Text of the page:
AbstractWater is the most crucial thing to mankind and so its contamination by various agencies is posing a threat to the natural balance. So, in the present work, the efficiency of various adsorbents derived from plant waste, to remove different dyes from aqueous solution was evaluated. Parameters for study were contact time, concentration and pH. Various combinations of plant ashes were used for the study. It was found that adsorbent prepared from the combination of orange peels, pomegranate and banana peels ashes, exhibited good adsorption capacity for methylene blue, congo red and crystal violet. All these dyes were completely removed from the aqueous solution while methyl orange was not removed. Congo red was removed completely within 40 min of contact with the adsorbent while methyl orange took 3 hrs to be removed to the extent of 48% only. The adsorption coefficient of congo red was found to be 2.33 while value for methylene blue and crystal violet was 1 and 1.66 respectively. The characterization of adsorbent was done by Scanning Electron Microscopy and IR spectroscopy. SEM image revealed the surface of adsorbent to be made of differential pores. From the results it became evident that the low-cost adsorbent could be used as a replacement for costly traditional methods of removing colorants from water.
KeywordsTextile water , orange peels , pomegranate peels , adsorption , congo red , SEM
Water is one of the most imperative substances on the Earth. About 75% of our body consists of water. Water is used for such a wide variety of purposes like drinking, washing, bathing, as well as in agriculture and many others industries. According to World Health Organization (WHO) data, about 85% of rural population lacks potable drinking water. Currently, the water contamination is serious problem. About 80% of diseases in First world countries are associated with stained drinking water. In Second world countries, 15 million infants die annually due to poor hygiene, polluted drinking water, and malnutrition. Chemical impurities such as heavy synthetic fertilisers, industrial metals, dyes of textile industry, and poisonous minerals can cause hazardous effect on human and animal life. Since these particles are very small in size, they can penetrate into the ground water .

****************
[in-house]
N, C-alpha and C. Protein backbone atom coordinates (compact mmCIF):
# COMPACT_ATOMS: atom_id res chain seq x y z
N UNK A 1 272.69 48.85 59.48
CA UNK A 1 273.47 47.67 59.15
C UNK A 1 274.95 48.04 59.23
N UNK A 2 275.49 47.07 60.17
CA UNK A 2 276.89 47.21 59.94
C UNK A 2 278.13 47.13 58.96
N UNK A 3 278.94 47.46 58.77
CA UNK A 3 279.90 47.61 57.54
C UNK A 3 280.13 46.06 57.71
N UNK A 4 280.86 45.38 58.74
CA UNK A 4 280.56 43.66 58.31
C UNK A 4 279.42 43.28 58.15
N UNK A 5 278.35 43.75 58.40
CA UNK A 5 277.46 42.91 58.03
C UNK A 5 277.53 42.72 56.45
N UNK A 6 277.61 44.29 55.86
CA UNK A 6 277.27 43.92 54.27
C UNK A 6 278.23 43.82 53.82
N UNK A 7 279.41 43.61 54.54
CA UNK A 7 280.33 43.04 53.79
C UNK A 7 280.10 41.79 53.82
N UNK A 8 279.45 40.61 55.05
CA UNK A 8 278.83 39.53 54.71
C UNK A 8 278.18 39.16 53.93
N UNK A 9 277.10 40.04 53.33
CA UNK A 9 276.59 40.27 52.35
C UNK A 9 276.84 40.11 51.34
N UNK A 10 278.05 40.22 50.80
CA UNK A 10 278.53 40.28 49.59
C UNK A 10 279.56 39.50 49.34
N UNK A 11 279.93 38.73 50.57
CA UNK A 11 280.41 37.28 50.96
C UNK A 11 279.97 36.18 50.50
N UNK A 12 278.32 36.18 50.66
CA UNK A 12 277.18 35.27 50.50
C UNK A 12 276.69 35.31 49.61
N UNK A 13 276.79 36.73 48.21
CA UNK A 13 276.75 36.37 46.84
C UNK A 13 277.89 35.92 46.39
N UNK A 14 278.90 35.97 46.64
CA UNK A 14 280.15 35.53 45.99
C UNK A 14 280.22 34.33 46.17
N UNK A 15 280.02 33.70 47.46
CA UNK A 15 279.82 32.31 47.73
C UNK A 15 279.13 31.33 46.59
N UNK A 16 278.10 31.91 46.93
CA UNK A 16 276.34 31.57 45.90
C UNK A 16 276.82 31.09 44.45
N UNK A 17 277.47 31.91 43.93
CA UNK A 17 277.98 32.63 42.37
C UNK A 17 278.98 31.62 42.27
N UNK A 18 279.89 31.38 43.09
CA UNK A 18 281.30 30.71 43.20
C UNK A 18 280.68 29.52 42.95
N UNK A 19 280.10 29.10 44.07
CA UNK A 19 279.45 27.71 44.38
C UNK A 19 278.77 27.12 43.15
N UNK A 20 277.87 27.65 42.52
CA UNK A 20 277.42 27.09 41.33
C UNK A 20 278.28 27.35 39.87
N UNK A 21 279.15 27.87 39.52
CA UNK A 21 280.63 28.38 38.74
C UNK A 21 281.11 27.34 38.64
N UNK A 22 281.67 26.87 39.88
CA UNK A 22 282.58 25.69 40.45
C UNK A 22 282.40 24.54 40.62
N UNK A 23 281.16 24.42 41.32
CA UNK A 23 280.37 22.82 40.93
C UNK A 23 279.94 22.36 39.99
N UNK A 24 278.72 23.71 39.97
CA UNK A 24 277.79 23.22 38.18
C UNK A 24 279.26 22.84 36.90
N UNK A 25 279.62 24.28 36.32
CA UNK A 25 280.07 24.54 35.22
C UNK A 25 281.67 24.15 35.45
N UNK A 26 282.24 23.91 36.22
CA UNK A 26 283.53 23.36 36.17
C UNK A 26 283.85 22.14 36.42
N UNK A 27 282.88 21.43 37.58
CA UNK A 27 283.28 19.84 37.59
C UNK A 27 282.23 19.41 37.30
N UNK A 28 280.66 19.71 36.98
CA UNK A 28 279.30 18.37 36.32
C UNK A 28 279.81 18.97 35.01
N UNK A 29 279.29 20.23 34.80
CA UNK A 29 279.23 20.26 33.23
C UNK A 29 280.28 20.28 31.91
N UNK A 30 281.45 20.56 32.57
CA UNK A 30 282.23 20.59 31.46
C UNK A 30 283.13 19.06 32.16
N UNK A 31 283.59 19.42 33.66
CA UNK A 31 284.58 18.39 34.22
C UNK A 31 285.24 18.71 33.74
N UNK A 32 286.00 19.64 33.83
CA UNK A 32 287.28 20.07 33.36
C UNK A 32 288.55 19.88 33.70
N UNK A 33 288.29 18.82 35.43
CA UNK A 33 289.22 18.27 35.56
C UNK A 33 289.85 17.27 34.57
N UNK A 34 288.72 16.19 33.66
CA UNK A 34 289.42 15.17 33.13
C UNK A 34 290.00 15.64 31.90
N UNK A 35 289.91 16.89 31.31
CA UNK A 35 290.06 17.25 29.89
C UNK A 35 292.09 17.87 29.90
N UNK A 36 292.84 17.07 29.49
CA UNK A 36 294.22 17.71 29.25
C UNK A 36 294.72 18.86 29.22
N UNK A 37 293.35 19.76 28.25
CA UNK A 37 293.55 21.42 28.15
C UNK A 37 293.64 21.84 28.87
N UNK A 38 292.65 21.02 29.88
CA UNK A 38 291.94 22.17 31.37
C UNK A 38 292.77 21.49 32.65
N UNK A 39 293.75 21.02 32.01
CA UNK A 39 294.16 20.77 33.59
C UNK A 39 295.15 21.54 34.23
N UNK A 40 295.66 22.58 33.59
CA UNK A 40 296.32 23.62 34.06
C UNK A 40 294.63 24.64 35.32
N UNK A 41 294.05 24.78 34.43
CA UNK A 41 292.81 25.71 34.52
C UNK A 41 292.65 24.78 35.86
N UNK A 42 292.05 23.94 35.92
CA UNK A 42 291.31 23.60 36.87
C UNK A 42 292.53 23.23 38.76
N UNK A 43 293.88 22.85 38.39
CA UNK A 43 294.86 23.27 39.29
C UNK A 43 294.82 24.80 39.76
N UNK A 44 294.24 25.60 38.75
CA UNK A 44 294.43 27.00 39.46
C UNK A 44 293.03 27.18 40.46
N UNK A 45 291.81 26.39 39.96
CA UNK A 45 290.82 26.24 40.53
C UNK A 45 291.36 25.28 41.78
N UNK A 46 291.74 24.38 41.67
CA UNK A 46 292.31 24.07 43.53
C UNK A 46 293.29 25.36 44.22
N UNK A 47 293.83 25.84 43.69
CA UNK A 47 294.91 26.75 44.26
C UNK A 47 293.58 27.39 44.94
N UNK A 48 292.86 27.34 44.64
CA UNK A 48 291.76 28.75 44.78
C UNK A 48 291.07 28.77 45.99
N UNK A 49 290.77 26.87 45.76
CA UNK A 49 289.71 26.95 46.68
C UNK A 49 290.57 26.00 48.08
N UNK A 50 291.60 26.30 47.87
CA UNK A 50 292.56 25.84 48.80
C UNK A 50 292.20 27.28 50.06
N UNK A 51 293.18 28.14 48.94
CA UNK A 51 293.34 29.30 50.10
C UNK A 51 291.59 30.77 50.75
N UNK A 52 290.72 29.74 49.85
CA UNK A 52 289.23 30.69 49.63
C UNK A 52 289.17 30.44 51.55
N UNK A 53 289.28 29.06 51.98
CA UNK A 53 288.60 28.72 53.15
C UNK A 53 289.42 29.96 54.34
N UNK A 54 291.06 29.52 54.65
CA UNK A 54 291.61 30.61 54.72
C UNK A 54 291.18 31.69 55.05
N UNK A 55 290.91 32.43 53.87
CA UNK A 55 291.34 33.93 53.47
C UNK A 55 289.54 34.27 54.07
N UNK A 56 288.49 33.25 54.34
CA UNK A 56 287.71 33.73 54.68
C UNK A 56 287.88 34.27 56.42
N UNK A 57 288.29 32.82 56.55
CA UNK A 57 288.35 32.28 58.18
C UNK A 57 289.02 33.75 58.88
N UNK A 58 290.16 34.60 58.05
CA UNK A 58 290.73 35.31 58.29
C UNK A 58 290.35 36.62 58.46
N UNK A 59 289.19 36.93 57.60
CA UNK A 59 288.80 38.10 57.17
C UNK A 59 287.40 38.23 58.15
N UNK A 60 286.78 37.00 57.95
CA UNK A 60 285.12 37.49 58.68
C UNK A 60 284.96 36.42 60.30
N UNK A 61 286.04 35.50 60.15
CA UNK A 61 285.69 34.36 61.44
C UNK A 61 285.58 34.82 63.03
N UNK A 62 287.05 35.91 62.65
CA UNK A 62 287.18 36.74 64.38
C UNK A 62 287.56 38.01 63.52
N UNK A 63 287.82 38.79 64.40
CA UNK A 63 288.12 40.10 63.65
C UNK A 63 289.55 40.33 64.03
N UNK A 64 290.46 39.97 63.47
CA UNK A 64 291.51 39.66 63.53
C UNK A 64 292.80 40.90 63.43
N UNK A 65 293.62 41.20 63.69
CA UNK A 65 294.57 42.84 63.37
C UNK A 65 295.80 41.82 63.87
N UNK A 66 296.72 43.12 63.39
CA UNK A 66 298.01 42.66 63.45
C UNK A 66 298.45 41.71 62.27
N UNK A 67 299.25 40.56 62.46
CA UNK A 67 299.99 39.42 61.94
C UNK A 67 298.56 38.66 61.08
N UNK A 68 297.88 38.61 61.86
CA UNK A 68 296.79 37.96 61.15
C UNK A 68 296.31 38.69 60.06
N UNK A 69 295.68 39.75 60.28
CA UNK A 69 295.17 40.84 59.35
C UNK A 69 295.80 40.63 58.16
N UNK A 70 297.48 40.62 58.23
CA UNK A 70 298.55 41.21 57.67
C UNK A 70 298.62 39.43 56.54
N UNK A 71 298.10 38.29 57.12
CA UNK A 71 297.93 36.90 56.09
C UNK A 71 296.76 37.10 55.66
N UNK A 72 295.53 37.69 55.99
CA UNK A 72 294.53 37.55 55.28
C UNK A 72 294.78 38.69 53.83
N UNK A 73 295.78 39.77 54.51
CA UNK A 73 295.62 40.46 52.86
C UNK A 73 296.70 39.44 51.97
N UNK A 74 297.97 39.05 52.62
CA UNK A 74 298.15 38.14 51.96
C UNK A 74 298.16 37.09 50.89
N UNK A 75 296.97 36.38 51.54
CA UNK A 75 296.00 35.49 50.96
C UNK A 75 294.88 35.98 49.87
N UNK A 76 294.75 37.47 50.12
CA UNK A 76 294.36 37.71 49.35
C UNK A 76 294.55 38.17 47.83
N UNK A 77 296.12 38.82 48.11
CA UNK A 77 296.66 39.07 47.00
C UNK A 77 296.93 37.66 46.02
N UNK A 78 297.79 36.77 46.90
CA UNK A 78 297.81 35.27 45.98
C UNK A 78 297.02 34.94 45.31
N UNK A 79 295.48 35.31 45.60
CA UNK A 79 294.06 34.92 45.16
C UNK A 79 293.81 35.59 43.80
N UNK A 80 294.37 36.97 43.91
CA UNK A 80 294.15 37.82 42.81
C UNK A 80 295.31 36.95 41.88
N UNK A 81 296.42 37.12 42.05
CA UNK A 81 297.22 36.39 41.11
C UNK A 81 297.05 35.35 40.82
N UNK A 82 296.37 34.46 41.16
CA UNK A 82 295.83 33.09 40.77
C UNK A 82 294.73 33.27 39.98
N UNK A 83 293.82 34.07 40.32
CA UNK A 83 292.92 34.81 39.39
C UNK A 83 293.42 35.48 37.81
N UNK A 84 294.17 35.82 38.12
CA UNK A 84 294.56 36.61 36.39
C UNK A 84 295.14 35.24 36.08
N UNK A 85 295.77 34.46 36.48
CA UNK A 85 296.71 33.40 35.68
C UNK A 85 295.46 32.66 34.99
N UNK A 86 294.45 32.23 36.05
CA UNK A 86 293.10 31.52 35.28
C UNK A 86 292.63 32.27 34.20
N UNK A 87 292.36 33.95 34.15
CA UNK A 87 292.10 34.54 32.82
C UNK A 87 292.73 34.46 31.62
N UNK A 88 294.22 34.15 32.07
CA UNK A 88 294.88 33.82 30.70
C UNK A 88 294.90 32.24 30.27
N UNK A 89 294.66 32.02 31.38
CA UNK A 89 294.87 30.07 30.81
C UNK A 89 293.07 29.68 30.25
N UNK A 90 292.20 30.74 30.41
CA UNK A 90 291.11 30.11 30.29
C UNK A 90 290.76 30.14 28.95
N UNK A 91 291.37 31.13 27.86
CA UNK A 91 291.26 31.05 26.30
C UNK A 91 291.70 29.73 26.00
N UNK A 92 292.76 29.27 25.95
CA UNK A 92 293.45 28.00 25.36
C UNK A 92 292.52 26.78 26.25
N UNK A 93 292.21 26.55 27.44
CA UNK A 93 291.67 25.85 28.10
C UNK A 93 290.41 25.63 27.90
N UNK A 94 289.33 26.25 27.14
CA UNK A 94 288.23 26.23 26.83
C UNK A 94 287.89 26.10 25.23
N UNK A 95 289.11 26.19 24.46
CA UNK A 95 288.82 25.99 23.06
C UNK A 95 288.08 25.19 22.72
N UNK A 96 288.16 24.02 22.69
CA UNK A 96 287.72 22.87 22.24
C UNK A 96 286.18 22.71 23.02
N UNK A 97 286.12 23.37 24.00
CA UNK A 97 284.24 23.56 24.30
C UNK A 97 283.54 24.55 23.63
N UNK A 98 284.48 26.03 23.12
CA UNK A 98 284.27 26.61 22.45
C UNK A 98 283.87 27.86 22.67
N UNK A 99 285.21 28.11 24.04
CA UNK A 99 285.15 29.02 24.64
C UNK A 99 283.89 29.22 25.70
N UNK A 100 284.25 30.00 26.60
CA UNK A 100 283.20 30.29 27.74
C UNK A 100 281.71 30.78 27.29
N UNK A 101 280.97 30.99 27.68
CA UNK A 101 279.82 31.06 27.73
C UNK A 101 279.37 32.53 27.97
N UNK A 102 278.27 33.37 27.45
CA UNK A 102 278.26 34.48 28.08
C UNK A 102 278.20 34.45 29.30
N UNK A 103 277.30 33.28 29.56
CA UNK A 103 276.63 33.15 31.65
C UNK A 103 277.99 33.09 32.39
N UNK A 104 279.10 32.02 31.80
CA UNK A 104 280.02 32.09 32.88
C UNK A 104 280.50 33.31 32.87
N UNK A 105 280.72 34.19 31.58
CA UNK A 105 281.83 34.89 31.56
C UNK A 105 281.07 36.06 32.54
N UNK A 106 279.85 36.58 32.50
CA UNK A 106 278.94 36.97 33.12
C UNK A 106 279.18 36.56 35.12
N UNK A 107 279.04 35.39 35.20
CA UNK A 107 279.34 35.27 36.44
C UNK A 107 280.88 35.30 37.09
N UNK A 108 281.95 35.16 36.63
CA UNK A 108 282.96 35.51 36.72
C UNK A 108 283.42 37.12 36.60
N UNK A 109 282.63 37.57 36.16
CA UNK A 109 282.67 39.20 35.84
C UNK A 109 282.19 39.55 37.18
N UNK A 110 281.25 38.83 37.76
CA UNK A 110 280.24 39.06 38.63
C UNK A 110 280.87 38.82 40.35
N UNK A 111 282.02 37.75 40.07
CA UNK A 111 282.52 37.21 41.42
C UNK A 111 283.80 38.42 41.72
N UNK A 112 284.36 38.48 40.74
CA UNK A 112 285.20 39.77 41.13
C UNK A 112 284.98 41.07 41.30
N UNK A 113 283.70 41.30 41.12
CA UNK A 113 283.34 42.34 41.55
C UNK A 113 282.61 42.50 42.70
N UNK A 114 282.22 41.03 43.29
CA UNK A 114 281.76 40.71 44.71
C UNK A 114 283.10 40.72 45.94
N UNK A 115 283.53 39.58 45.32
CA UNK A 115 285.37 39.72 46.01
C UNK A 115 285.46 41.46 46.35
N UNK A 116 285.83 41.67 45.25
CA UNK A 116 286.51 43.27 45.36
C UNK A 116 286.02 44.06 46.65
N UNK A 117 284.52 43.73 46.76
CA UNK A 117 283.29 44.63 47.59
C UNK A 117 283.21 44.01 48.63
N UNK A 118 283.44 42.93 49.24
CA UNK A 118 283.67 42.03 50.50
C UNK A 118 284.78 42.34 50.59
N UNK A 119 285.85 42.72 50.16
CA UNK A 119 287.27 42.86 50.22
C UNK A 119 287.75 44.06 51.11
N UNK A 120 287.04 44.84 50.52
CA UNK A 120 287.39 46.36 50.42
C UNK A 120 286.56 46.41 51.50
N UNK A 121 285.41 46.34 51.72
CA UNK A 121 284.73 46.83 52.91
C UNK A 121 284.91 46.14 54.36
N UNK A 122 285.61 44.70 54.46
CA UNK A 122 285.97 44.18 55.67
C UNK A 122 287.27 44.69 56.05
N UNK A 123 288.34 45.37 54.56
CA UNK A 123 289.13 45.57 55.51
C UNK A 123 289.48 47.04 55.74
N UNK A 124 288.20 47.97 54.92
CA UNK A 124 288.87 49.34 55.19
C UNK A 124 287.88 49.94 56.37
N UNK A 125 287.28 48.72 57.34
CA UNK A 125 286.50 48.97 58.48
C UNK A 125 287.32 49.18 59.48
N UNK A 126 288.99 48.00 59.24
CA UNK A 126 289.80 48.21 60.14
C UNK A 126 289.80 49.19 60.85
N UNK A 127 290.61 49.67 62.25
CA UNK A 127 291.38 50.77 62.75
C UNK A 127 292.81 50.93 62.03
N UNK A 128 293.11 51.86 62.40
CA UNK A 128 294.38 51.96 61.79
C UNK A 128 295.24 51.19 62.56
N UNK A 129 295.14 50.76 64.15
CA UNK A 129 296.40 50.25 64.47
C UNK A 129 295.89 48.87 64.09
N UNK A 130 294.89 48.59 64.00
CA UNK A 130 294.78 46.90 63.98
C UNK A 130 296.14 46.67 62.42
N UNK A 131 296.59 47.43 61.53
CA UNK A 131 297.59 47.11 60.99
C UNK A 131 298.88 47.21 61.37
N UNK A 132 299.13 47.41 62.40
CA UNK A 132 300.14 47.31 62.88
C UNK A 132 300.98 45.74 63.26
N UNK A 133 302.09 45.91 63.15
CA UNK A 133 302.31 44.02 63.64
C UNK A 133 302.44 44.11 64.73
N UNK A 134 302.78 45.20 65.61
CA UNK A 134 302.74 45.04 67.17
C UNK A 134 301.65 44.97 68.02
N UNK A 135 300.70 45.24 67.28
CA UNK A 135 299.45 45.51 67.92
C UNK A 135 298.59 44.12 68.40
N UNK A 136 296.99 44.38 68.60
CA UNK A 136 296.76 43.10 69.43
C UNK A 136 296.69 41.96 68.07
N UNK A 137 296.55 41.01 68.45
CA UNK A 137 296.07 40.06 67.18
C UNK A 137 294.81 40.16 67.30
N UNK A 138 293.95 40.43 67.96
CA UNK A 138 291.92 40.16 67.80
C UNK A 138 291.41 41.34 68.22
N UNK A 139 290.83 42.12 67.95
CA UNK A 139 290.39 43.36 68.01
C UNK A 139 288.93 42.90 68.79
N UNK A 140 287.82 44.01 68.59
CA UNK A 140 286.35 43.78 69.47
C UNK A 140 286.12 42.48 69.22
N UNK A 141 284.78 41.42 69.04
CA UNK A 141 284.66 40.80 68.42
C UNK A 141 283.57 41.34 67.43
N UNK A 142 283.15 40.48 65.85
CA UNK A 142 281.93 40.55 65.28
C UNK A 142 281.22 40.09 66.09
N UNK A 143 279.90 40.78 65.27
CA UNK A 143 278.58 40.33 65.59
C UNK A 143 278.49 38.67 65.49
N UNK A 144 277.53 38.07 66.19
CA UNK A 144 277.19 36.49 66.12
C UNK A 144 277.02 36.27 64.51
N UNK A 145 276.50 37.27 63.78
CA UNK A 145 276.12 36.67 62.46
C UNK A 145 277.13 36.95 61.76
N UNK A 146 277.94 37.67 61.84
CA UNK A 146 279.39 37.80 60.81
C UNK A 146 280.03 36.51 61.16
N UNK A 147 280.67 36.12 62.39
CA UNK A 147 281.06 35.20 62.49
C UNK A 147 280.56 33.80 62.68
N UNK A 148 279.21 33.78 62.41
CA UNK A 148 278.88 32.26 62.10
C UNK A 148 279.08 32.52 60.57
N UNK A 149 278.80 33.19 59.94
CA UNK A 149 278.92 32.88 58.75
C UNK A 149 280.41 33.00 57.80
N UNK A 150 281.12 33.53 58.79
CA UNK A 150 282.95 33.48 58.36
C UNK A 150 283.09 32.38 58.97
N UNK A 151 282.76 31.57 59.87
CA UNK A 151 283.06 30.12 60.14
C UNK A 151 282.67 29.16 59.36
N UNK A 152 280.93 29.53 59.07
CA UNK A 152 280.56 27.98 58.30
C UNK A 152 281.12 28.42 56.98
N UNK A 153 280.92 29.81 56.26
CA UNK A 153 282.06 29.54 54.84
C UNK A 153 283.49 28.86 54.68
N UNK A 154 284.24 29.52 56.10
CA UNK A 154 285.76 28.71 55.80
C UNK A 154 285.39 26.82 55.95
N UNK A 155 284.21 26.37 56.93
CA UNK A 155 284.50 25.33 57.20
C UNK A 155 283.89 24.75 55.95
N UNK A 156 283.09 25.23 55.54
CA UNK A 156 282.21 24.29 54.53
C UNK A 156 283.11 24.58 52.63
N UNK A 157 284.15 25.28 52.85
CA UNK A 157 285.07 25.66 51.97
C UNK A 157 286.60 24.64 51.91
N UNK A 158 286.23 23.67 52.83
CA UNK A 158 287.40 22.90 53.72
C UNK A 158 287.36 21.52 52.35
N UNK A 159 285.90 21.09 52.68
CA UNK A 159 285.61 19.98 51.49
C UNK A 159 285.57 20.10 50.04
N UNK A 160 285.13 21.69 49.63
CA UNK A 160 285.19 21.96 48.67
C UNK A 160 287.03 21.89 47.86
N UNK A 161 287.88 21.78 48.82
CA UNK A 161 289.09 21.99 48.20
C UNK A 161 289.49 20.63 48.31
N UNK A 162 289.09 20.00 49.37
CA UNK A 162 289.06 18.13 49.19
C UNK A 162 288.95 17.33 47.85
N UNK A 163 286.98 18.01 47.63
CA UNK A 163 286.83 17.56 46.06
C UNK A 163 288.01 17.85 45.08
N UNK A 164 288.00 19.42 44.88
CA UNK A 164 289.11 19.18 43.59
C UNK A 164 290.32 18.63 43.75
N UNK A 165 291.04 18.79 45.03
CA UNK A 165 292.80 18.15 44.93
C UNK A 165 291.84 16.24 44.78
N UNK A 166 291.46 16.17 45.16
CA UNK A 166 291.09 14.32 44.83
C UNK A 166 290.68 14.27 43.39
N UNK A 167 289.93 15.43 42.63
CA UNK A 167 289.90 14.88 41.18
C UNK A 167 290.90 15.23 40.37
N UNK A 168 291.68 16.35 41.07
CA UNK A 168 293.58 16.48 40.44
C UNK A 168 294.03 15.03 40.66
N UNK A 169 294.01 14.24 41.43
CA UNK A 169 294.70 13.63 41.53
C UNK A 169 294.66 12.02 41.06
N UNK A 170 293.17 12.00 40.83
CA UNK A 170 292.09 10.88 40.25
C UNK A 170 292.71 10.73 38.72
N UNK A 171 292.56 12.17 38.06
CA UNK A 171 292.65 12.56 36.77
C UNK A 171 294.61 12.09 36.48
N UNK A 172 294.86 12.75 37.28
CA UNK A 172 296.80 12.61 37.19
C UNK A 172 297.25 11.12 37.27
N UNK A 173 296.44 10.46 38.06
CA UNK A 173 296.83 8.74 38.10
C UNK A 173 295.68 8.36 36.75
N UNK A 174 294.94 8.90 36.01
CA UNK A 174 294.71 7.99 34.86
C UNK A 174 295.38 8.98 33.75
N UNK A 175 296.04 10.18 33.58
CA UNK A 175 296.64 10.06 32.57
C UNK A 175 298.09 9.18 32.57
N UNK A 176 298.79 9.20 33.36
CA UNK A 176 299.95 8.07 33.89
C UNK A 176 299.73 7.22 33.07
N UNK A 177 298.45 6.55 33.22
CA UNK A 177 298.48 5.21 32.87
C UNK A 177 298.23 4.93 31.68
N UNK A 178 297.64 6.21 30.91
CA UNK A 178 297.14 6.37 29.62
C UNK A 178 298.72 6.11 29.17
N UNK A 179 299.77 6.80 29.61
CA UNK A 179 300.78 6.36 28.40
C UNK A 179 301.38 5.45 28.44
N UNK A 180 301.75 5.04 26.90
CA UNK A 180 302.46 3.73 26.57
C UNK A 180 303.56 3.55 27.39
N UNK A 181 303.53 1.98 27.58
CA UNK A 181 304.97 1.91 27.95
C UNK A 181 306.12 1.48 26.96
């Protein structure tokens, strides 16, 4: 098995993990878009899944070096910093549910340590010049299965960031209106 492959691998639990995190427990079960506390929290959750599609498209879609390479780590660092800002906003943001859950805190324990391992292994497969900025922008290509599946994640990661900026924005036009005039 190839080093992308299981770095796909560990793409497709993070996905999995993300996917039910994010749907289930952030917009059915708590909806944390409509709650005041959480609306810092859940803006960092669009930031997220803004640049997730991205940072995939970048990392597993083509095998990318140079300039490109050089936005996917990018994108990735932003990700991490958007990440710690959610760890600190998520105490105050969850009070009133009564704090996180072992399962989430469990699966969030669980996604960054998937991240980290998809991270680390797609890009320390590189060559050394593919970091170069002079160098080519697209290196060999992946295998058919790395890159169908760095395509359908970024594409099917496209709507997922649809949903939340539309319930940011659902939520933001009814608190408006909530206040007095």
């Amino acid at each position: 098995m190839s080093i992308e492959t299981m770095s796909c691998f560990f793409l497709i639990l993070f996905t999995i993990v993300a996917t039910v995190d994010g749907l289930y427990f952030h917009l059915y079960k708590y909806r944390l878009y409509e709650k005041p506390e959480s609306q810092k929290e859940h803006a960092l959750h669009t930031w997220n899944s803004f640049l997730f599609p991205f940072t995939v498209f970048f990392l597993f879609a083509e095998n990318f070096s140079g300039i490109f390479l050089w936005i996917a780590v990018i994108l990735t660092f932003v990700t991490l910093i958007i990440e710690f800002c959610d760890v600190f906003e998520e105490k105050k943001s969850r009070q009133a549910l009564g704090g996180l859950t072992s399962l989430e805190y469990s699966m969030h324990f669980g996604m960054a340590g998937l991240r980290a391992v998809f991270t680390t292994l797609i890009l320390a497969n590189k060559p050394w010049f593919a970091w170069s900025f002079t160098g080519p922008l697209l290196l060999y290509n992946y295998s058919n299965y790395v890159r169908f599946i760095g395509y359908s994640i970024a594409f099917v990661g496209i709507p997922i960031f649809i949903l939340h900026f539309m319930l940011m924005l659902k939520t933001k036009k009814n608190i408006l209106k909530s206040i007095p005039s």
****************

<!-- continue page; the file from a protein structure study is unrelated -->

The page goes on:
Purification of water is a tedious process that requires a number of stages . Textile goods are the necessary need of individuals, while textile industry is of immense economic importance. There are 2324 textile industries that require using a number of dyes, additional chemicals, and sizing materials . Different stages of technological processes of textile dyeing industry produce huge volumes of waste water. The waste water discharged from textile mill includes a large amount of concentrated industrial dyes.
Generally, dye stuffs are complex aromatic substances that are difficult to be removed. Methods used for dye removal include flocculation, chemical coagulation, chemical oxidation, photochemical degradation, membrane filtration, adsorption, as well as aerobic and anaerobic biological degradation. However, waste after removing dyes reduces light diffusion, affecting thus aquatic plants. In turn, it may be toxic to some aquatic animals . Moreover, these methods are not cost effective and environmentally friendly. None of them is effective in complete removal of dye from wastewater . Dyed water not only poses aesthetic problem, but also causes serious ecological problems, for example, it significantly impacts photosynthetic.